Skip to main content
RBC
MENU

Discover & Learn

Whether you're gearing up for your first 5K, or you've signed up for a longer distance, you've got some work ahead of you. Following the right program for you can be crucial to reaching your running and fundraising goals.

You’ve decided to take the leap. You’re going to run that big race, bike that big event or walk for that cause close to your heart. From fundraising to training, here are 10 tips to help you prepare for a great race experience.

Fundraising

Most organized events are in support of a charity or worthy cause. This may be your motivation for participating — or it may be a happy byproduct of your racing goal. Whatever your reason for signing up, fundraising for your race may enhance your experience and make a difference for a community or cause.

Tips for Successful Fundraising:

  1. Start early. The sooner you start, the more money you can raise. You’ll have the time to cast a wider net, rather than being limited to asking those closest to you days before the race. More time will give potential donors the time to process your request and give what they can. If your run is approaching quickly, it’s never too late to start fundraising — every little bit helps!
  2. Set a fundraising goal. As with the race itself, having a finish line can motivate you — and the people you ask — to push forward until the end. Goals help potential donors see the impact you’re trying to make to your efforts. As you approach your goal, it will help motivate you to go the extra mile and raise the extra dollars to reach it. If you need a boost getting started, consider making the first donation yourself — this move will encourage others to follow suit, and lets you set a benchmark amount that others can match.
  3. Tell your story. Why are you running? Why is this cause important to you? Whether you ask in-person, over email, or have set up a fundraising page, tell people why the run matters to you and how their donation will make a difference. Making your fundraising personal will help inspire generosity.
  4. Ask again. People are busy, and don’t always get around to everything on their list. As race-day approaches, send a reminder that the event is approaching, and share an update on how your fundraising goals are shaping up.
  5. Think outside the box. You don’t nee to rely on traditional fundraising donations to raise money for your race. Think about doing a yard sale, car wash, bottle drive or bake sale to bring some money in.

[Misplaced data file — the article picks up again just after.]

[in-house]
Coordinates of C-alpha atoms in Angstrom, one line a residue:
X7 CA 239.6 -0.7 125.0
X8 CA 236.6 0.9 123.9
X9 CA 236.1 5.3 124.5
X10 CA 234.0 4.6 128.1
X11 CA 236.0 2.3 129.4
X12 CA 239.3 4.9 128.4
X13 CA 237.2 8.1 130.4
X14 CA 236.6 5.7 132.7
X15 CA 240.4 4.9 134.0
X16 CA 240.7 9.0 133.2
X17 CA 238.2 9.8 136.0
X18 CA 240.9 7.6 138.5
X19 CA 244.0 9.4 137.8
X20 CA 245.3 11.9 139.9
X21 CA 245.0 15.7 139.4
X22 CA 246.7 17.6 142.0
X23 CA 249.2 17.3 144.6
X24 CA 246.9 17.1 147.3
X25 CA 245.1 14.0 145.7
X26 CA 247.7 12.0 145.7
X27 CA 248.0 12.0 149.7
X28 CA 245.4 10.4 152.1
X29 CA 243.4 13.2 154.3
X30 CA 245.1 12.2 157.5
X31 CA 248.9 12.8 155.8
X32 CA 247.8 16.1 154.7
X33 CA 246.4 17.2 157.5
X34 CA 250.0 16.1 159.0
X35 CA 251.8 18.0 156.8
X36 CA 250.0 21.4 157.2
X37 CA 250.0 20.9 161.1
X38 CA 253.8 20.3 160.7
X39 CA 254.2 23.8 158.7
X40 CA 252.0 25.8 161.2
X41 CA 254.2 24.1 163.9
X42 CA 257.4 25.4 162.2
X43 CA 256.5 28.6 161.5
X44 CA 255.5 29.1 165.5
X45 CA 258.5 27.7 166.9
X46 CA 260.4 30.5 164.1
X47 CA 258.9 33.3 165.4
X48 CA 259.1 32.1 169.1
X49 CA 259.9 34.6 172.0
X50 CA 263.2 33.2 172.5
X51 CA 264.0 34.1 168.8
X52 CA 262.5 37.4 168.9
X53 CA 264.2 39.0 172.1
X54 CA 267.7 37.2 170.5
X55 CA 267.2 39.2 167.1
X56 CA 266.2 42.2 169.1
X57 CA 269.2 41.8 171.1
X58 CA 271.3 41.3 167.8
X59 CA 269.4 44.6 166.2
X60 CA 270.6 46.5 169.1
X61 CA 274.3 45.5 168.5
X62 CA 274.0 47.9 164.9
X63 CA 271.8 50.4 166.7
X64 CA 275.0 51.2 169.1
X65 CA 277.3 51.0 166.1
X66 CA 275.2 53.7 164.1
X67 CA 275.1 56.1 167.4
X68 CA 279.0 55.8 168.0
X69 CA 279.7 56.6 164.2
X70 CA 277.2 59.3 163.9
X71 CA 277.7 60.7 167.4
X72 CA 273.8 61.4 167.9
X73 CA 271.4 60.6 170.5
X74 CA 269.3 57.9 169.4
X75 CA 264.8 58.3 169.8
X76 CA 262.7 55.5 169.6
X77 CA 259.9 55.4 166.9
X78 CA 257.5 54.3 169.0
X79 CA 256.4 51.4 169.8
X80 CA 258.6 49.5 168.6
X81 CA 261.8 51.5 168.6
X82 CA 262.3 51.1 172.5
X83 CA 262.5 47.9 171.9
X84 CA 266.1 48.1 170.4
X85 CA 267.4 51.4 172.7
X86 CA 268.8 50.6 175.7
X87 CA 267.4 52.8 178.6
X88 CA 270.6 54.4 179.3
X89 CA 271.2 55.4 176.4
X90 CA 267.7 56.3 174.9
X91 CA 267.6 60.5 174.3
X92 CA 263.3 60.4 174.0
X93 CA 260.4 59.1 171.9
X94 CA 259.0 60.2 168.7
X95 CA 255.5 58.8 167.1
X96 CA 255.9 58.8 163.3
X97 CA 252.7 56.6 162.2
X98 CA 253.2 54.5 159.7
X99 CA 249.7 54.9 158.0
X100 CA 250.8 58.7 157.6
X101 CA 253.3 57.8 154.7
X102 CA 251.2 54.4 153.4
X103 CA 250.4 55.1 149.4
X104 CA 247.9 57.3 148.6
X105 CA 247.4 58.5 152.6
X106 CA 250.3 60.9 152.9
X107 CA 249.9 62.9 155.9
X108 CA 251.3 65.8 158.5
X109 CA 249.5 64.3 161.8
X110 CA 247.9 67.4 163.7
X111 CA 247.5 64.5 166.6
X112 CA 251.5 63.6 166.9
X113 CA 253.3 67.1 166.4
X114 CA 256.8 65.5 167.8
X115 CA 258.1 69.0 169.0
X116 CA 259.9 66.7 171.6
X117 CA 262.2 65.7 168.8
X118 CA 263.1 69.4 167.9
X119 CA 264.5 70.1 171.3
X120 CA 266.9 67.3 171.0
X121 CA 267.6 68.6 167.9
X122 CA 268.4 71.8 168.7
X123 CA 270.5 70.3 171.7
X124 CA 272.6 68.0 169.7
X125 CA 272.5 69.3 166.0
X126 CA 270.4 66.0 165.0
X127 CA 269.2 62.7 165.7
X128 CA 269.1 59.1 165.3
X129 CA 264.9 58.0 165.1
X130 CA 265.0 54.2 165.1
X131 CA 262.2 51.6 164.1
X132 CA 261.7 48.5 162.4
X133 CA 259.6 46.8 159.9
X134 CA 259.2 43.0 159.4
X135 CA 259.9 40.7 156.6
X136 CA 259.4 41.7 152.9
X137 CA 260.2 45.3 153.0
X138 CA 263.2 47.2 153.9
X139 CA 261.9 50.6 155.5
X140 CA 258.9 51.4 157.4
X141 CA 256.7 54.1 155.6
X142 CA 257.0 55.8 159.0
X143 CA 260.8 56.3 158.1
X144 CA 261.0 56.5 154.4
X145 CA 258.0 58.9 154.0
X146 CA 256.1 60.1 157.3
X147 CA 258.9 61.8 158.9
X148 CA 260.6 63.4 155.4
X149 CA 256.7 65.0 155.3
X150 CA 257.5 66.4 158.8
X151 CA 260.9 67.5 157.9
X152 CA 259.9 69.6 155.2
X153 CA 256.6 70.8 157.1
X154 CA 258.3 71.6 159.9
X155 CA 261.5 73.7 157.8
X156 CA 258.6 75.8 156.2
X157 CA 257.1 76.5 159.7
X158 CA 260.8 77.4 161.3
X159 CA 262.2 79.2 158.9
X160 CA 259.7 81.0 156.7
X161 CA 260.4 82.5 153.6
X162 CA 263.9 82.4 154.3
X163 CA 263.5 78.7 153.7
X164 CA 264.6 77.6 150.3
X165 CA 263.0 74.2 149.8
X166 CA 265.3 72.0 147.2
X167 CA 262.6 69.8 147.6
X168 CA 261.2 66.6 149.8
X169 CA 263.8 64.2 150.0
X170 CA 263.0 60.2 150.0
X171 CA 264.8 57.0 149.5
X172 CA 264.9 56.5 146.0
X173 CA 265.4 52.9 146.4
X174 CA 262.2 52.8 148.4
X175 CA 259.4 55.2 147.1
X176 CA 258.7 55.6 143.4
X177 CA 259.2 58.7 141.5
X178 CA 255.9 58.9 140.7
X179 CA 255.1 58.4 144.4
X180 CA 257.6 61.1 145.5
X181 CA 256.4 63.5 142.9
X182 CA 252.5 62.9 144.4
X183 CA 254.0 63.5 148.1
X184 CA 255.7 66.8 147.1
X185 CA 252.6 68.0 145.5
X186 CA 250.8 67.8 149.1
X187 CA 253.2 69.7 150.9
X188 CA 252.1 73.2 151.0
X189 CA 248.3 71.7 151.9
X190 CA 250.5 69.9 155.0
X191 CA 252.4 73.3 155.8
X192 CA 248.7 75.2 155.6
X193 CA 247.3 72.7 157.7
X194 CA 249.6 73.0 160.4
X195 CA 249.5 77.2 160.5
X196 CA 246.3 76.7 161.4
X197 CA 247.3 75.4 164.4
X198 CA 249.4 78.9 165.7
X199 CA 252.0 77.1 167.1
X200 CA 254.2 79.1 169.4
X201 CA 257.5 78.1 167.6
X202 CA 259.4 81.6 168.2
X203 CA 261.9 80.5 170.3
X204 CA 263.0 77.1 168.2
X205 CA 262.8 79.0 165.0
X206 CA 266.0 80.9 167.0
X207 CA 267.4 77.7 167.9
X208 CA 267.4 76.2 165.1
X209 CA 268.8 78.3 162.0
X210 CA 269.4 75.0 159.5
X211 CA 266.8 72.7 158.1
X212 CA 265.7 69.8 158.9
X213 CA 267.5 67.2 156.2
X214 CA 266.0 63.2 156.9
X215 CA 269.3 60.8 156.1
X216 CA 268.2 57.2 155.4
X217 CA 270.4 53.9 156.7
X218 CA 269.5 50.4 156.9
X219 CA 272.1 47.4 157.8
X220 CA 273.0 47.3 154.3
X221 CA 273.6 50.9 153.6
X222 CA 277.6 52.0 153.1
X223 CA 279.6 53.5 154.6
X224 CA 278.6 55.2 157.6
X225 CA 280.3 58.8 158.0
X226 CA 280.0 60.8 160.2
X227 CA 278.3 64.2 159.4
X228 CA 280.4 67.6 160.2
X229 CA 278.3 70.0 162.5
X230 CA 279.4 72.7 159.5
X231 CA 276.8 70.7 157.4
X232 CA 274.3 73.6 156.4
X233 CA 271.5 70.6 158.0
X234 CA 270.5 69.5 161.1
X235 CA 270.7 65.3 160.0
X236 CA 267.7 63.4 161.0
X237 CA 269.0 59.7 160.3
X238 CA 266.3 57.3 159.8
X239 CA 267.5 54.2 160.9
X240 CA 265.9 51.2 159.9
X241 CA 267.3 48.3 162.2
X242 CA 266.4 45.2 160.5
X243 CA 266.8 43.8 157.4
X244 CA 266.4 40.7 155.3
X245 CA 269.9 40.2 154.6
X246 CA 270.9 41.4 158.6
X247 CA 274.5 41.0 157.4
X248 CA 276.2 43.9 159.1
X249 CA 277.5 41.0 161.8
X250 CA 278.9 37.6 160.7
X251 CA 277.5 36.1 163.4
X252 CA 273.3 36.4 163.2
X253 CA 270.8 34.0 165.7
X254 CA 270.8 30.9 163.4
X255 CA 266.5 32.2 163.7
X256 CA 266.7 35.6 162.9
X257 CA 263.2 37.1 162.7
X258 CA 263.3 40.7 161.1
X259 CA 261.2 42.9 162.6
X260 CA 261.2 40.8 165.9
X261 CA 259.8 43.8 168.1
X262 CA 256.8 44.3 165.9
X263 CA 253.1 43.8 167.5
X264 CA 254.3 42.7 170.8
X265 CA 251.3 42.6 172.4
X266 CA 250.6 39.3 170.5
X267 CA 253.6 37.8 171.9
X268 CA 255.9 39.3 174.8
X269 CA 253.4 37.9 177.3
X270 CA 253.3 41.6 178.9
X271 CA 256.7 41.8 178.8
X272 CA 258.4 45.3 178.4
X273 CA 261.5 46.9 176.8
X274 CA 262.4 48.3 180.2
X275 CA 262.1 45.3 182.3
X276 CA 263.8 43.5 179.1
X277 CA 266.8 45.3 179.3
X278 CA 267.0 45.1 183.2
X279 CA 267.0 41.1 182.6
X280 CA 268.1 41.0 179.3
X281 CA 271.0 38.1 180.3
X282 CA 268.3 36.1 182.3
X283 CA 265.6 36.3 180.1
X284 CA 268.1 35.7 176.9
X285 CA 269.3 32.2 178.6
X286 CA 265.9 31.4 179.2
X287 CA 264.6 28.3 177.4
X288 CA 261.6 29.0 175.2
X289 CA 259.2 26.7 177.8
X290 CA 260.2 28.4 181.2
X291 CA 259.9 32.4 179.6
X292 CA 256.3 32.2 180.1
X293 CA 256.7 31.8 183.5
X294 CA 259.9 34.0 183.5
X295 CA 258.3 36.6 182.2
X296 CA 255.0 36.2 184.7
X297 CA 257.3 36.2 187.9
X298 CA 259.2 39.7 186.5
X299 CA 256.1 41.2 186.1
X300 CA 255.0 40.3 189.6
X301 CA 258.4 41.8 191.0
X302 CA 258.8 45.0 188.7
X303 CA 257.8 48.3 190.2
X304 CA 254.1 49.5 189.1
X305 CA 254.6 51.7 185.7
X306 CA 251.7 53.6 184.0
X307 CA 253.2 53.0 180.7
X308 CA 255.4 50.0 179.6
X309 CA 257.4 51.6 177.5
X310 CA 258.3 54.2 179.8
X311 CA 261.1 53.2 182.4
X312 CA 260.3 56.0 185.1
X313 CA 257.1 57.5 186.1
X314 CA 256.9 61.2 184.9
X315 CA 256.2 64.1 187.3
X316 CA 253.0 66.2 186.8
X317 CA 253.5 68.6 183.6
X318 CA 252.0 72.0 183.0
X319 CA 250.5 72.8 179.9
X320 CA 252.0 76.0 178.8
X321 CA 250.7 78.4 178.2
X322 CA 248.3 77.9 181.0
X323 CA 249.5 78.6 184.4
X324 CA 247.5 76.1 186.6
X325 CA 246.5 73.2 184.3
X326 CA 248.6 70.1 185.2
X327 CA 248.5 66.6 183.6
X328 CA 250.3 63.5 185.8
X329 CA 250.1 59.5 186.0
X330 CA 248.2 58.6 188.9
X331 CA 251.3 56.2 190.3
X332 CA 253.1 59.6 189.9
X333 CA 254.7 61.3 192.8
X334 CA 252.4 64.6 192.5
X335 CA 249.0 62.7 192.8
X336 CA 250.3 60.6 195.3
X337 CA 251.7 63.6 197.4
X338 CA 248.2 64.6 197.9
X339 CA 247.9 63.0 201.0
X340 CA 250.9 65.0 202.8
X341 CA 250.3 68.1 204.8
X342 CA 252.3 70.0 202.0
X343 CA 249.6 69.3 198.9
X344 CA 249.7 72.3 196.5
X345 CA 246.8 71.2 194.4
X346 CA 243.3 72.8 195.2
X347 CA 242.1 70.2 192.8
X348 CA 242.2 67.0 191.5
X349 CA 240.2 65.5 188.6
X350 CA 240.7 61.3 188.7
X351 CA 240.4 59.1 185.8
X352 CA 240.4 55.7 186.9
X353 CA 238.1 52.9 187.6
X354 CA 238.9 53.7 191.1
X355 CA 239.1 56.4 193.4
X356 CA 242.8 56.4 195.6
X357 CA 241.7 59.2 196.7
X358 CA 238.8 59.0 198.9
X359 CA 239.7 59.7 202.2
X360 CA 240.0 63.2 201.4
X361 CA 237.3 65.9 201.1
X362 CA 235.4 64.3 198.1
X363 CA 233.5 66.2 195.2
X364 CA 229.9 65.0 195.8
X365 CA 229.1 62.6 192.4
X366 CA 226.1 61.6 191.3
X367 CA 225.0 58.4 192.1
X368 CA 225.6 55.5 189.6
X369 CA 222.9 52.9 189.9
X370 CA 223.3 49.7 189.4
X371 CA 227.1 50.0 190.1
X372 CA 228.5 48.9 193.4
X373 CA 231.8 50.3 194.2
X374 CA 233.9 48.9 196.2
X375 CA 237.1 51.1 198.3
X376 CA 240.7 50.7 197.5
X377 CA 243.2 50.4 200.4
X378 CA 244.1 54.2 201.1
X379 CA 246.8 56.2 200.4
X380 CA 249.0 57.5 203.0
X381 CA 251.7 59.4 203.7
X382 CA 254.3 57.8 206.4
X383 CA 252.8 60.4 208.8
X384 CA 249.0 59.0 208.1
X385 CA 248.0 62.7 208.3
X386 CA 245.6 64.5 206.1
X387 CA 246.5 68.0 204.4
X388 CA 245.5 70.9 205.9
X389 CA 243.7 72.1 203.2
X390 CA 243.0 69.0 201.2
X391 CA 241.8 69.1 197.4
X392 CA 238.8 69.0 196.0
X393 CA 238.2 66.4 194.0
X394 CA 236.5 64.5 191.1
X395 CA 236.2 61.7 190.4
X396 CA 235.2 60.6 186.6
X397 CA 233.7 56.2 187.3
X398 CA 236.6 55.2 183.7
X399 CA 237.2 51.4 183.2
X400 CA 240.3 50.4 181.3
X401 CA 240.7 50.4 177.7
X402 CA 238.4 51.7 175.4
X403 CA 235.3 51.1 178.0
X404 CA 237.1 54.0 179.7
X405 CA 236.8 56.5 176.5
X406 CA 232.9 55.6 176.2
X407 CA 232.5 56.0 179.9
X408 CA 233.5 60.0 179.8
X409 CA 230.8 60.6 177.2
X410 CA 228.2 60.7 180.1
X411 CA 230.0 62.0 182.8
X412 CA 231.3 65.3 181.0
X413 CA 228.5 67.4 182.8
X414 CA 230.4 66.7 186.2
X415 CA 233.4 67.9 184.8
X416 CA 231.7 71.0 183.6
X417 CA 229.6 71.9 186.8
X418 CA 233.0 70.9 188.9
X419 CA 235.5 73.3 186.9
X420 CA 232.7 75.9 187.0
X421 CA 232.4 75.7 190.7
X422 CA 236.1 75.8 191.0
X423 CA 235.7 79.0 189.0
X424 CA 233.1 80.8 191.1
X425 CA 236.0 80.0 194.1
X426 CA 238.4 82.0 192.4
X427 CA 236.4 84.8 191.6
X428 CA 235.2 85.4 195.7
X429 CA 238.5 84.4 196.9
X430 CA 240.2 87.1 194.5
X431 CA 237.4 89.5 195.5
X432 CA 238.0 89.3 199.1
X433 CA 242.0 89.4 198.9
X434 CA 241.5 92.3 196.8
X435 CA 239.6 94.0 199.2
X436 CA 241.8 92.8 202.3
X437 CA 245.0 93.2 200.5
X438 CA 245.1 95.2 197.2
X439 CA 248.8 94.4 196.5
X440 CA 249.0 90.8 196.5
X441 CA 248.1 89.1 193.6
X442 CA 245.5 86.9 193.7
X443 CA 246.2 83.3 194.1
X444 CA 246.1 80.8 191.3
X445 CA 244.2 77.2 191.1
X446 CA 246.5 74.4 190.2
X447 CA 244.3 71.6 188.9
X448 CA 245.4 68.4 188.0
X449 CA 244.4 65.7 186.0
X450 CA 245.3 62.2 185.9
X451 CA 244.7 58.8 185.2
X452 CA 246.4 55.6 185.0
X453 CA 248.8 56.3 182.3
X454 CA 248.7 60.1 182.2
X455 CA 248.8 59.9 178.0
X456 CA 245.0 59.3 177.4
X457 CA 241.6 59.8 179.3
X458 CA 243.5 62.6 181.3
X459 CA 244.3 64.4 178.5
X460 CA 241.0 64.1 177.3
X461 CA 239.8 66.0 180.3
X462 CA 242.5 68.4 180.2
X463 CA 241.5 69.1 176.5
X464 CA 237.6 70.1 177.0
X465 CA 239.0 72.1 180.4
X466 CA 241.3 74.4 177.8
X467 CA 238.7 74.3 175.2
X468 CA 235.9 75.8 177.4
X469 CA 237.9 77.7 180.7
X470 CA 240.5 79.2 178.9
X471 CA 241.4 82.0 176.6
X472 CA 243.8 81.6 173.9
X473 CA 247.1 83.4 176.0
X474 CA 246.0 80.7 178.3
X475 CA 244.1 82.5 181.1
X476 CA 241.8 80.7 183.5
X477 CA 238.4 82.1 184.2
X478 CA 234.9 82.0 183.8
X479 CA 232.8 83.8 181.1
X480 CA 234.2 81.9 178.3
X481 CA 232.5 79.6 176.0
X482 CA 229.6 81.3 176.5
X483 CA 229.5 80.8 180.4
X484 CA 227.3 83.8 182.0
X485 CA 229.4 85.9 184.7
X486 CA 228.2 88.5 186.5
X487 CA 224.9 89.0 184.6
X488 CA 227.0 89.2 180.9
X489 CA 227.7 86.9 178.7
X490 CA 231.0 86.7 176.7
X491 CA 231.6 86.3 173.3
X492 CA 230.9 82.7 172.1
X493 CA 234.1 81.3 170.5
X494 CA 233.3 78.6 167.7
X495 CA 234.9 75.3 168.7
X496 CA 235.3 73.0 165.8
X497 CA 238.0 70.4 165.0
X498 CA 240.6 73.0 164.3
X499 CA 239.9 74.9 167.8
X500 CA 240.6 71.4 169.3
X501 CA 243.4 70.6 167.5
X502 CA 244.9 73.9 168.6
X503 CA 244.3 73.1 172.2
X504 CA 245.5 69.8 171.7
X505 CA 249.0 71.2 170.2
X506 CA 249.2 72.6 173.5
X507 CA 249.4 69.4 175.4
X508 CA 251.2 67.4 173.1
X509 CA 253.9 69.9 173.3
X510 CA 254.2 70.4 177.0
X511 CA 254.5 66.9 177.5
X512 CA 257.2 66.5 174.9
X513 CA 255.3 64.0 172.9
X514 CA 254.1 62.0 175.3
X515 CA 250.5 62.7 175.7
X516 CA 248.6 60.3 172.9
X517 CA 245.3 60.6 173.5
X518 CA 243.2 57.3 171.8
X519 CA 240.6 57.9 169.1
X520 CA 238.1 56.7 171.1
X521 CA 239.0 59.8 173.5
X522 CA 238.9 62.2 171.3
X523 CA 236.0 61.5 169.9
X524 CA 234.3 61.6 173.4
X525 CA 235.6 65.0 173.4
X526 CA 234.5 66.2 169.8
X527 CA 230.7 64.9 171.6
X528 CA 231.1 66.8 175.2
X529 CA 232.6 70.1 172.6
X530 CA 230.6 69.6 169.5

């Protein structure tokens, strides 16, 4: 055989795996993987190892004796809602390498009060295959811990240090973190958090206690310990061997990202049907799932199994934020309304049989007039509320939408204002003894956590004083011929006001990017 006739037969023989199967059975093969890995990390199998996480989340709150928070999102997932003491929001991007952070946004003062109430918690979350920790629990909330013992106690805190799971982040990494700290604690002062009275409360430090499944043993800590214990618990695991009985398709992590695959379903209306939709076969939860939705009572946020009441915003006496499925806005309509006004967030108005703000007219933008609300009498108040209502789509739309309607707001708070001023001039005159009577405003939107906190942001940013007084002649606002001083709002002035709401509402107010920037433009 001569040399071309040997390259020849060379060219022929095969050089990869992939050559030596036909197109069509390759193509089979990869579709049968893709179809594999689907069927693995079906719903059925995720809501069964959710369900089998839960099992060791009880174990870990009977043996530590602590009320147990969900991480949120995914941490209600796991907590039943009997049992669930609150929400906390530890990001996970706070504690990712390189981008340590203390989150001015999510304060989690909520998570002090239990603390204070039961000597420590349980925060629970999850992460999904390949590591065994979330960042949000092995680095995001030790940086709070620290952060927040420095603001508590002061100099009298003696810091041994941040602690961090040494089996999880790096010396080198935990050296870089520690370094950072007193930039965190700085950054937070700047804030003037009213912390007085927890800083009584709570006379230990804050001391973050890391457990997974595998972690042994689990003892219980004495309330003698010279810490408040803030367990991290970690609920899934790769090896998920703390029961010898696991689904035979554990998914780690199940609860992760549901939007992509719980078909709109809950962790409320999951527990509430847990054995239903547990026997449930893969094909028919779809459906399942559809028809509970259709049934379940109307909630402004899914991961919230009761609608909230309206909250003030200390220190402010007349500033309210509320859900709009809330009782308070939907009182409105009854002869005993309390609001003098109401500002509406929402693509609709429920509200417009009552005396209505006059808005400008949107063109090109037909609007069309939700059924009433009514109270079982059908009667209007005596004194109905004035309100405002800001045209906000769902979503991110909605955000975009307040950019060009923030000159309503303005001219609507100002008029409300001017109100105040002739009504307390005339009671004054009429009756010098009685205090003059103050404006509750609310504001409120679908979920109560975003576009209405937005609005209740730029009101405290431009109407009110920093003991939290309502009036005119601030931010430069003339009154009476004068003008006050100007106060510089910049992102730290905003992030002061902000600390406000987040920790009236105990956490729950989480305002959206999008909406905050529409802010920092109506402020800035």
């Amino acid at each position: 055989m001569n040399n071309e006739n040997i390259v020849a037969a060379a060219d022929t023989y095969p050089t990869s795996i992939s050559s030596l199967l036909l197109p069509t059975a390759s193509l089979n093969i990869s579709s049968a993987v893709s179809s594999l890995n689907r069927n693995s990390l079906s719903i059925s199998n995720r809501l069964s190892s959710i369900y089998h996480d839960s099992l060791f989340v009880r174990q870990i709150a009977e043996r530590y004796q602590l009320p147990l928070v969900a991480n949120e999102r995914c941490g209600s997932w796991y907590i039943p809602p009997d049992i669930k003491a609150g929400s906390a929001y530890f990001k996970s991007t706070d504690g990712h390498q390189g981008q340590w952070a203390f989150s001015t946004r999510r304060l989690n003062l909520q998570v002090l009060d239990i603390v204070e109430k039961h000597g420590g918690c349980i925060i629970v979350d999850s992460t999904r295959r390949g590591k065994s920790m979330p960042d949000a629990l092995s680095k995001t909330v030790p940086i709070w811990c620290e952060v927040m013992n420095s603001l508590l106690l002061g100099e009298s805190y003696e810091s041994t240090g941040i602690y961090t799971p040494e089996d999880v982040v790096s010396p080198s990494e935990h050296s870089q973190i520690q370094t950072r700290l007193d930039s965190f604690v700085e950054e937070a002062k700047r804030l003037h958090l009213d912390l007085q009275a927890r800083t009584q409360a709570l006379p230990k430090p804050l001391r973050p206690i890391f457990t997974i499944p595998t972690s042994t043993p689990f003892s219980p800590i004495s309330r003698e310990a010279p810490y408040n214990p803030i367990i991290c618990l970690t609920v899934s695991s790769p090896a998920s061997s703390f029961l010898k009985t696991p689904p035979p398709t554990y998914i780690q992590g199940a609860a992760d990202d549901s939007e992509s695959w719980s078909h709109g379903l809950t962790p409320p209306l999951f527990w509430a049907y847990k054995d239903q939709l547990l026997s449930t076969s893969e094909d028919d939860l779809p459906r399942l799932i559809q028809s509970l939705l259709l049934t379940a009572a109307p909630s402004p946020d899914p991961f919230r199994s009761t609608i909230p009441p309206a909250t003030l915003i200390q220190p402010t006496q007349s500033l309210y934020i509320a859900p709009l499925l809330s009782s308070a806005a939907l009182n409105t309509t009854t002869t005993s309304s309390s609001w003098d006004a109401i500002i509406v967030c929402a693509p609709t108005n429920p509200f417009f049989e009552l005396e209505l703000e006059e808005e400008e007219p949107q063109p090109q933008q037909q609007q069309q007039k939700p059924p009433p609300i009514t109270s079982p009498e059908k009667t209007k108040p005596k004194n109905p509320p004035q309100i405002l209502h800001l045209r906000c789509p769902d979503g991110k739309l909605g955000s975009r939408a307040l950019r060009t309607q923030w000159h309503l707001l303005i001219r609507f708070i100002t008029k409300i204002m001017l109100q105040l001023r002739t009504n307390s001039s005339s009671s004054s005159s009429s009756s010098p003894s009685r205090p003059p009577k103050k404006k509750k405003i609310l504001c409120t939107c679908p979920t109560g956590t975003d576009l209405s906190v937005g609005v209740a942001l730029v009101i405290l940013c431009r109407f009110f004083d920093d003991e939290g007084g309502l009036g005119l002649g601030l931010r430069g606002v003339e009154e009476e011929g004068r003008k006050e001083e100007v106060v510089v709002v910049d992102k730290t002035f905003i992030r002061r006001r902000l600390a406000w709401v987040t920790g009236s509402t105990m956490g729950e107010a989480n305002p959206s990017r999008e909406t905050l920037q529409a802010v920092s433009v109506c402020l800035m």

Training

Whether you’re going for your personal best or just have your sights set on crossing the finish line, here are

Tips to Make Your Next Race the Best Experience Yet:

  1. Set a realistic goal. If this is your first race, envisioning crossing the finish line first might set you up for disappointment come race-day. Whether you have a time goal, or simply a finish goal, set it and own it! Challenge yourself, but keep your goal in the ballpark of your experience and fitness level to set yourself up for that great post-race feeling!
  2. Make a plan. Outline how many times a week you will train, and identify what the training will look like. It’s important to align your training to your fitness level and goals — for example, if you’re new to running, create a plan that incorporates plenty of walking to start, with a gradual increase in speed. If you’re experienced and want to achieve a personal best, your plan will likely include high-intensity intervals and hill-training to push your muscles. Keep in mind, running too much too soon can be demotivating and cause injury. Your plan should include plenty of rest — and if your body is telling you it’s hurting, take an extra day off to properly recover.
  3. Train with a group. There is strength in numbers — and even if you’re a group of beginners, you’ll feed off the energy of others working toward a common goal. Organized running groups are easy to join, and welcome new and seasoned runners alike. With experienced runners and coaches involved, you’ll get motivation and training boosts. If a formal group doesn’t appeal to you, join a bunch of friends or colleagues who are running the same race.
  4. Eat and sleep. Food is fuel, and eating right can help strengthen your muscles and give you the energy you need to get through your training. Plus, your body grows stronger as it’s resting, so getting enough sleep at night may be one of the most important elements of your training plan.
  5. Get familiar with the route. If you have an opportunity to run, walk, bike or drive the course before the day of the race, you’ll have a great advantage. You’ll see where the turns, hills and flats are, and know when the race is in the final stretch, letting you give a final push in your race (Or the relief that it’s just about over).

Whatever your goals, experience and motivation for your upcoming race, take it on with energy and confidence. Remember, you’re not only reaching a personal goal , but contributing to a cause that’s doing great things in the world. Looking for a meaningful race to run? Learn more about RBC Race for the Kids, an exciting series of charitable runs supporting children’s causes around the world.